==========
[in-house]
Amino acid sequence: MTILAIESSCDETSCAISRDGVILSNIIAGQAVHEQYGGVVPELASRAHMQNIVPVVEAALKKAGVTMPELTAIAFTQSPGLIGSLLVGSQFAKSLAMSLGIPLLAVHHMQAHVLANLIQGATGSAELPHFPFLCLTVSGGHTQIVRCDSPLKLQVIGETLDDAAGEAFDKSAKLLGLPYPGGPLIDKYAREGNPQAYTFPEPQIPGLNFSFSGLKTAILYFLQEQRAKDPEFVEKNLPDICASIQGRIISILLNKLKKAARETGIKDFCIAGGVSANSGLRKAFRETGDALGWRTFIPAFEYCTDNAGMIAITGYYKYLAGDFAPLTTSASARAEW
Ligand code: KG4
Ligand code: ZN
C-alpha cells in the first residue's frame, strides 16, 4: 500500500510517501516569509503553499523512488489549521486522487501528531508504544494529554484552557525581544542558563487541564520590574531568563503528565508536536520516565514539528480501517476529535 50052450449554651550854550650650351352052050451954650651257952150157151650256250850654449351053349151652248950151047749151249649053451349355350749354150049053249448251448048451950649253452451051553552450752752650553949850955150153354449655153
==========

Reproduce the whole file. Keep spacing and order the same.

[in-house]
Amino acid sequence: MTILAIESSCDETSCAISRDGVILSNIIAGQAVHEQYGGVVPELASRAHMQNIVPVVEAALKKAGVTMPELTAIAFTQSPGLIGSLLVGSQFAKSLAMSLGIPLLAVHHMQAHVLANLIQGATGSAELPHFPFLCLTVSGGHTQIVRCDSPLKLQVIGETLDDAAGEAFDKSAKLLGLPYPGGPLIDKYAREGNPQAYTFPEPQIPGLNFSFSGLKTAILYFLQEQRAKDPEFVEKNLPDICASIQGRIISILLNKLKKAARETGIKDFCIAGGVSANSGLRKAFRETGDALGWRTFIPAFEYCTDNAGMIAITGYYKYLAGDFAPLTTSASARAEW
Ligand code: KG4
Ligand code: ZN
C-alpha cells in the first residue's frame, strides 16, 4: 500500500510517501516569509503553499523512488489549521486522487501528531508504544494529554484552557525581544542558563487541564520590574531568563503528565508536536520516565514539528480501517476529535 50052450449554651550854550650650351352052050451954650651257952150157151650256250850654449351053349151652248950151047749151249649053451349355350749354150049053249448251448048451950649253452451051553552450752752650553949850955150153354449655153